ŚB 2.1.20
rajas-tamobhyām ākṣiptaṁvimūḍhaṁ mana ātmanaḥyacched dhāraṇayā dhīrohanti yā tat-kṛtaṁ malam
ŚB 2.1.20
One’s mind is always agitated by the passionate mode of material nature and bewildered by the ignorant mode of nature. But one can rectify such conceptions by the relation of Viṣṇu and thus become pacified by cleansing the dirty things created by them.
ŚB 2.1.20
Persons generally conducted by the modes of passion and ignorance cannot be bona fide candidates for being situated in the transcendental stage of God realization. Only persons conducted by the mode of goodness can have the knowledge of the Supreme Truth. Effects of the modes of passion and ignorance are manifested by too much hankering after wealth and women. And those who are too much after wealth and women can rectify their leanings only by constant remembrance of Viṣṇu in His feature composed of impersonal potentcies. Generally the impersonalists or monists are influenced by the modes of passion and ignorance. Such impersonalists think of themselves as liberated souls, but they have no knowledge of the transcendental personal feature of the Absolute Truth. Actually they are impure in heart on account of being devoid of knowledge of the personal feature of the Absolute. In the Bhagavad-gītā, it is said that after many hundreds of births, the impersonal philosopher surrenders unto the Personality of Godhead. To acquire such a qualification of God realization in the personal feature, the neophyte impersonalist is given a chance to realize the relation of the Lord in everything by the philosophy of pantheism.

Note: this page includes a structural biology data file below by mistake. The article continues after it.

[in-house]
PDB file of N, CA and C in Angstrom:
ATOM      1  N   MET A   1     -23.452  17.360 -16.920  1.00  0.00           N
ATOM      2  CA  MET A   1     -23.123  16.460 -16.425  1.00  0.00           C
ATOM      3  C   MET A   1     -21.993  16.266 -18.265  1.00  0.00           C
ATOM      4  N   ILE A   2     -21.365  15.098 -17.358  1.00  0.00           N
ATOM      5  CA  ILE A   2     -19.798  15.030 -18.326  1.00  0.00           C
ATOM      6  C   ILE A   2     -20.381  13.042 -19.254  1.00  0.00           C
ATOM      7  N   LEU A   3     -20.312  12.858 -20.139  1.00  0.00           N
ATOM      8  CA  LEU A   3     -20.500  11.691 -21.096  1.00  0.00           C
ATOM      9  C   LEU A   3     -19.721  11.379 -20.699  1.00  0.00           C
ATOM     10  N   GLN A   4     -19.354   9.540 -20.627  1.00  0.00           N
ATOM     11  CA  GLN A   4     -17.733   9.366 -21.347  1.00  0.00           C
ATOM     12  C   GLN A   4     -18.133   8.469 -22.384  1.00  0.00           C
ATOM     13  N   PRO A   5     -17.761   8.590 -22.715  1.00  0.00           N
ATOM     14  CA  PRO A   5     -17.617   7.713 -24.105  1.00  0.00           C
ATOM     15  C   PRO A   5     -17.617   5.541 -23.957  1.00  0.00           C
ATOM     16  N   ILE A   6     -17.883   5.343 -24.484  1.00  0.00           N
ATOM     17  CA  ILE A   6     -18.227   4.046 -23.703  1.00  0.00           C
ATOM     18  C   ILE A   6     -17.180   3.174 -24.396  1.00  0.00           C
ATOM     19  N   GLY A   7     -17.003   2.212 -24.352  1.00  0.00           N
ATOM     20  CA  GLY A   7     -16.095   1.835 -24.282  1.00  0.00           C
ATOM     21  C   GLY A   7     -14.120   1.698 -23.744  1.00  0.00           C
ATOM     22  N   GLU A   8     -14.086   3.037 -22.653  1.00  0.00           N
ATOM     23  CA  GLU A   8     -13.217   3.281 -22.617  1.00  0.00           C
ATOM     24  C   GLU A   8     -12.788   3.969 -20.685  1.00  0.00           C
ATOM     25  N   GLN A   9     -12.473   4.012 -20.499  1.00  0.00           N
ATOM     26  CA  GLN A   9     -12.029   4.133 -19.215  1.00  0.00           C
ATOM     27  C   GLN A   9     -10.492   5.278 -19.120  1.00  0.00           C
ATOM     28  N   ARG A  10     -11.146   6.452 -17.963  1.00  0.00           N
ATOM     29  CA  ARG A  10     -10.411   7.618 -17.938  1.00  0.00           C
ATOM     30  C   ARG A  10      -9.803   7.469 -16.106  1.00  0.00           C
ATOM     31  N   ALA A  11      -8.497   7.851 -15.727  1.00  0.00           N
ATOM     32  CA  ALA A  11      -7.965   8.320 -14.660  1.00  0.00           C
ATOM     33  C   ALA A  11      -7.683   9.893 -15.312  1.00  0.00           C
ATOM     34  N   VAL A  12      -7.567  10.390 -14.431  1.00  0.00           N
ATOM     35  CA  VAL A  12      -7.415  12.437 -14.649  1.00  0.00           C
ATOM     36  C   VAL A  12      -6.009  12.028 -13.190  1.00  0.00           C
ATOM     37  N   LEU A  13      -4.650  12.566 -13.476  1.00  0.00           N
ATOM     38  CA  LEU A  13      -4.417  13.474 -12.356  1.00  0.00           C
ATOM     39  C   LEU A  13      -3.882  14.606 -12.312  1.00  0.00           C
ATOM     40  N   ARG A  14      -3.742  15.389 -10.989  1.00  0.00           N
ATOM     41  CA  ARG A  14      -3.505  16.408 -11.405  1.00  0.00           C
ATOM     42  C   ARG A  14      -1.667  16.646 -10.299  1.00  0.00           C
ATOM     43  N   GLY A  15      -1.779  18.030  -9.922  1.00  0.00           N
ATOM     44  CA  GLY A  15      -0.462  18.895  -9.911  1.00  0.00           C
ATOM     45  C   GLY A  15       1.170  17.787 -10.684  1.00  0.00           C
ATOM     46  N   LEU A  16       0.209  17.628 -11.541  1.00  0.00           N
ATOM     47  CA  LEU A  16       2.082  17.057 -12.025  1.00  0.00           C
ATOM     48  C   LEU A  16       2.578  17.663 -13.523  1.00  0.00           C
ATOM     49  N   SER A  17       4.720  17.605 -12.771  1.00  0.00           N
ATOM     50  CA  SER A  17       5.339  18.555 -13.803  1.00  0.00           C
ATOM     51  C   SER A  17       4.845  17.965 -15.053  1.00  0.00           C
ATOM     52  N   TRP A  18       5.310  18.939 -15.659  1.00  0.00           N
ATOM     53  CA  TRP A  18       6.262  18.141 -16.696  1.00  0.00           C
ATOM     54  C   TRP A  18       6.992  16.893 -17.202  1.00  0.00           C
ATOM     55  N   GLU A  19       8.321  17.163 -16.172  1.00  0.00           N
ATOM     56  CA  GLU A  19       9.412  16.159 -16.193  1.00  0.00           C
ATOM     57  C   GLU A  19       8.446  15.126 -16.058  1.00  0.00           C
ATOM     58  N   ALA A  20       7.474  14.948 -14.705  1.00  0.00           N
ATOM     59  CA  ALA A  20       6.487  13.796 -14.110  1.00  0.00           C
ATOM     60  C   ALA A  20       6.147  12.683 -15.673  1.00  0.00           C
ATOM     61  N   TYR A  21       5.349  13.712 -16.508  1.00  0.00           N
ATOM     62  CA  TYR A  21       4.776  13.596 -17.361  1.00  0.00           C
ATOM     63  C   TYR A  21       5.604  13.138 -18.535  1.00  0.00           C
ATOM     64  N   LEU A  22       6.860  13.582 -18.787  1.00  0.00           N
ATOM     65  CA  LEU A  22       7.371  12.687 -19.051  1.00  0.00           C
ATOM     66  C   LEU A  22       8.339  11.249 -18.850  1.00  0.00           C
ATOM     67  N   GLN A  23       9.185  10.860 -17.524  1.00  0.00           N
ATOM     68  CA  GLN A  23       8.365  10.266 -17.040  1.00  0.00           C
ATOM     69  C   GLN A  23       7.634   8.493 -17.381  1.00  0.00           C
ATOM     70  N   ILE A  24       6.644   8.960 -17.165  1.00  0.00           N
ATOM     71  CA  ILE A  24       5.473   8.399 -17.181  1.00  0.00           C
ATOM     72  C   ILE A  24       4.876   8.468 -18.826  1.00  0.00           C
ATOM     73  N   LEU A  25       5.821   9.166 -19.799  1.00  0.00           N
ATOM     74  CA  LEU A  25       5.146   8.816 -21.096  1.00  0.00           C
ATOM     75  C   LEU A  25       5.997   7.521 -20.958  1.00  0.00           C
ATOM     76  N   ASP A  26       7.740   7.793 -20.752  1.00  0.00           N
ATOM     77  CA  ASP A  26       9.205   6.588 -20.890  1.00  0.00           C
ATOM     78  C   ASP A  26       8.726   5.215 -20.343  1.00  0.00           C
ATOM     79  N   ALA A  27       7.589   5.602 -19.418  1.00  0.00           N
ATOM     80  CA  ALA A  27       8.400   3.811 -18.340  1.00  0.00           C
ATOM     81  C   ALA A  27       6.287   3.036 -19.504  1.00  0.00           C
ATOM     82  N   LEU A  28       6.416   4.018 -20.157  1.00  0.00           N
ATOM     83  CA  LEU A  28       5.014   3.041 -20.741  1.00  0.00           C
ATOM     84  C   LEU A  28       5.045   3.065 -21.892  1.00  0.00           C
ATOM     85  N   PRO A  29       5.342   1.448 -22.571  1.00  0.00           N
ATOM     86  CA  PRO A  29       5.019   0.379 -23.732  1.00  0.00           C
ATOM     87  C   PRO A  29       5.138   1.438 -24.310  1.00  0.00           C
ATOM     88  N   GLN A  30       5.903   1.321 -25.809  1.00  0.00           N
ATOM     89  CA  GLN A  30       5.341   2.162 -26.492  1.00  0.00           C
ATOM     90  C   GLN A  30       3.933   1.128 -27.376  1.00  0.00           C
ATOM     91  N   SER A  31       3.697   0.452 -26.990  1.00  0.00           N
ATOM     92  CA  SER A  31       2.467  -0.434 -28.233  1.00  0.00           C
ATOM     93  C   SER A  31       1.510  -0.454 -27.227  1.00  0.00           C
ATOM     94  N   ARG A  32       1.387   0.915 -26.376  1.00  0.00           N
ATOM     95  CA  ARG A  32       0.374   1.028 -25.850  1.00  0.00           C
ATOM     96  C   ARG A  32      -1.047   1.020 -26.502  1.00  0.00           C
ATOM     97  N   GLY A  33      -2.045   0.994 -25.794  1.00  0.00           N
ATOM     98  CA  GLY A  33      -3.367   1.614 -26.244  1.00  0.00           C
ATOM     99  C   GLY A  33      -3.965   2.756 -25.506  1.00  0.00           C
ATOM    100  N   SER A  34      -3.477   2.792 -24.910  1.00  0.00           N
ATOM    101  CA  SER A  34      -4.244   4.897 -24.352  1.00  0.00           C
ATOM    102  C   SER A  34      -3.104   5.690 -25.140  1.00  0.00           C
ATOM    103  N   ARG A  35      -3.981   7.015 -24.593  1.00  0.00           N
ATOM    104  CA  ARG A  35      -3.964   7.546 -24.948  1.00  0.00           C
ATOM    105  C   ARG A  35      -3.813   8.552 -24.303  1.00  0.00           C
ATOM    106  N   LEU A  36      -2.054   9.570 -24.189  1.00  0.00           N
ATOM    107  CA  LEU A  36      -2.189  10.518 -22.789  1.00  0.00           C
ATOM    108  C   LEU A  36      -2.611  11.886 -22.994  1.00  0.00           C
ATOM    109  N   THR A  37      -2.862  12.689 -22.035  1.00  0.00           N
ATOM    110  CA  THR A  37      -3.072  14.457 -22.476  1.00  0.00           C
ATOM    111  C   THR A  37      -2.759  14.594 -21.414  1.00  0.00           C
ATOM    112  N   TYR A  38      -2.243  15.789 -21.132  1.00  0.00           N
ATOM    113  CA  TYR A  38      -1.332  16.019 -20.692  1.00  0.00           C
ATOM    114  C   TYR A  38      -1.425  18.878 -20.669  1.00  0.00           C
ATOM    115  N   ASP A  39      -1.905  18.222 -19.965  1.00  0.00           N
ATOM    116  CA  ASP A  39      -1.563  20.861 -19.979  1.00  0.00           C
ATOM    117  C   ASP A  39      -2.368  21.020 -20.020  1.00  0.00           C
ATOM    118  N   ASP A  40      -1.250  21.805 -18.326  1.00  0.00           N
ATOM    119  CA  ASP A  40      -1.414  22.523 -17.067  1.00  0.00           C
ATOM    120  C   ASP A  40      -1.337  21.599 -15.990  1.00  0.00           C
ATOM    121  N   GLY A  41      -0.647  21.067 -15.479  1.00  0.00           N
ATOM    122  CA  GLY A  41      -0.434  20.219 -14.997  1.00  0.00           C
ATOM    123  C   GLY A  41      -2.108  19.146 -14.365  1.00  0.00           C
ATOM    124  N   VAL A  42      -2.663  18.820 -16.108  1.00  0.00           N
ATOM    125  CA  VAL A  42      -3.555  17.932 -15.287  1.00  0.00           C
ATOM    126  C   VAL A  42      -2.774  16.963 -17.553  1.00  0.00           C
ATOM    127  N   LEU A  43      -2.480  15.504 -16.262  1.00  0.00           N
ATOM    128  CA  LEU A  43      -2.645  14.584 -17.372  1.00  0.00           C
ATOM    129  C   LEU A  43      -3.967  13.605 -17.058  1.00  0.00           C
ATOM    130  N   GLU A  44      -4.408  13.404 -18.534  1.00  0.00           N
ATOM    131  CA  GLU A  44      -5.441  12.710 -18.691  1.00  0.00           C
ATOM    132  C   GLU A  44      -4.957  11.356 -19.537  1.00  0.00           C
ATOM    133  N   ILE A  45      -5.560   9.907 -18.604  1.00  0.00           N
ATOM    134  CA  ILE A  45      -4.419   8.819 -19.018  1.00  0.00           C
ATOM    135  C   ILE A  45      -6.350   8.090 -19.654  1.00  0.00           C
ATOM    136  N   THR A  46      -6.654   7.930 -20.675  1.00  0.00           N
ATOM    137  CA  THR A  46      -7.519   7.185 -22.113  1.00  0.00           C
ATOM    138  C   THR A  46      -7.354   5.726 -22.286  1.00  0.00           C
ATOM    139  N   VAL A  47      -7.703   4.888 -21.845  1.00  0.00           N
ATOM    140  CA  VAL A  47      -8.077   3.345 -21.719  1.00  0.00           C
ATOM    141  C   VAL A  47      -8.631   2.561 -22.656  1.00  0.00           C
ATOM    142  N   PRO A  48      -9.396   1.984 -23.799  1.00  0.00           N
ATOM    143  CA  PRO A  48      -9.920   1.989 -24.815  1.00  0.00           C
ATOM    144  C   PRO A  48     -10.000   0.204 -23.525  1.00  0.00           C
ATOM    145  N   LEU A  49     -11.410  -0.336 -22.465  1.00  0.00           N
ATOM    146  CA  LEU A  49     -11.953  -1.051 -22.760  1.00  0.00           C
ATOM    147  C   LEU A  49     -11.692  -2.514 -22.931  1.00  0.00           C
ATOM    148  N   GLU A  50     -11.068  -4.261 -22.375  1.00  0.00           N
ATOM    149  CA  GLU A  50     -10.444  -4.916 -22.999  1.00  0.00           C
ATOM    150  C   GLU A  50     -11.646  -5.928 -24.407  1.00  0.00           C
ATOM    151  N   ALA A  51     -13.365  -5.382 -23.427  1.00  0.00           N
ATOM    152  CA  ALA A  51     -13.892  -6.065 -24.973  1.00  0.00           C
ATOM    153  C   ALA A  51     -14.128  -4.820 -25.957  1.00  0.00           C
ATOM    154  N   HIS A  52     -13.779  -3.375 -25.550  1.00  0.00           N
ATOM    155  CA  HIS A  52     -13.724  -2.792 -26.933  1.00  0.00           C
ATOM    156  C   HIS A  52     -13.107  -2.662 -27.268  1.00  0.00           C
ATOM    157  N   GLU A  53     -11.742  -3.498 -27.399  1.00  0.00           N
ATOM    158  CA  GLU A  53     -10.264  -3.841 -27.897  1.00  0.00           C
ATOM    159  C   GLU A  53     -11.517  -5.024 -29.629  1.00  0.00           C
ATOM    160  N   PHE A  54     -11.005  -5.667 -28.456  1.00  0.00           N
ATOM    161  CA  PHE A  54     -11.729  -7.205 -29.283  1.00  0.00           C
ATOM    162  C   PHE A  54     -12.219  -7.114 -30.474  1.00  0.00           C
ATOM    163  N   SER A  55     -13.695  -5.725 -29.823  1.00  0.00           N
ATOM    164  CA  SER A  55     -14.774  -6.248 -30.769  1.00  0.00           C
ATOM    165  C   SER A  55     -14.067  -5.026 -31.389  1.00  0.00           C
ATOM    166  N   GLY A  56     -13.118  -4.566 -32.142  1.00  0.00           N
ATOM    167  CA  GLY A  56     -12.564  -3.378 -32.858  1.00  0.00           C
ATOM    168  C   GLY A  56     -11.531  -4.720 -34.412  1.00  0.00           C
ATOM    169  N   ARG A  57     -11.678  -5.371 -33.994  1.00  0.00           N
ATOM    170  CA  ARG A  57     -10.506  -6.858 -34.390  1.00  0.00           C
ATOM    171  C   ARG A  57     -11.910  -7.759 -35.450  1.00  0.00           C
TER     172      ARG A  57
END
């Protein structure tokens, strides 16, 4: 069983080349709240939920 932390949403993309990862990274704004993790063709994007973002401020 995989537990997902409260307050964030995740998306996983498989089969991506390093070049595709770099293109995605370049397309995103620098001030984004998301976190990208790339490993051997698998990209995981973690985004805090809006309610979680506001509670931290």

ŚB 2.1.20
Pantheism in its higher status does not permit the student to form an impersonal conception of the Absolute Truth, but it extends the conception of the Absolute Truth into the field of the so-called material energy. Everything created by the material energy can be dovetailed with the Absolute by an attitude of service, which is the essential part of living energy. The pure devotee of the Lord knows the art of converting everything into its spiritual existence by this service attitude, and only in that devotional way can the theory of pantheism be perfected.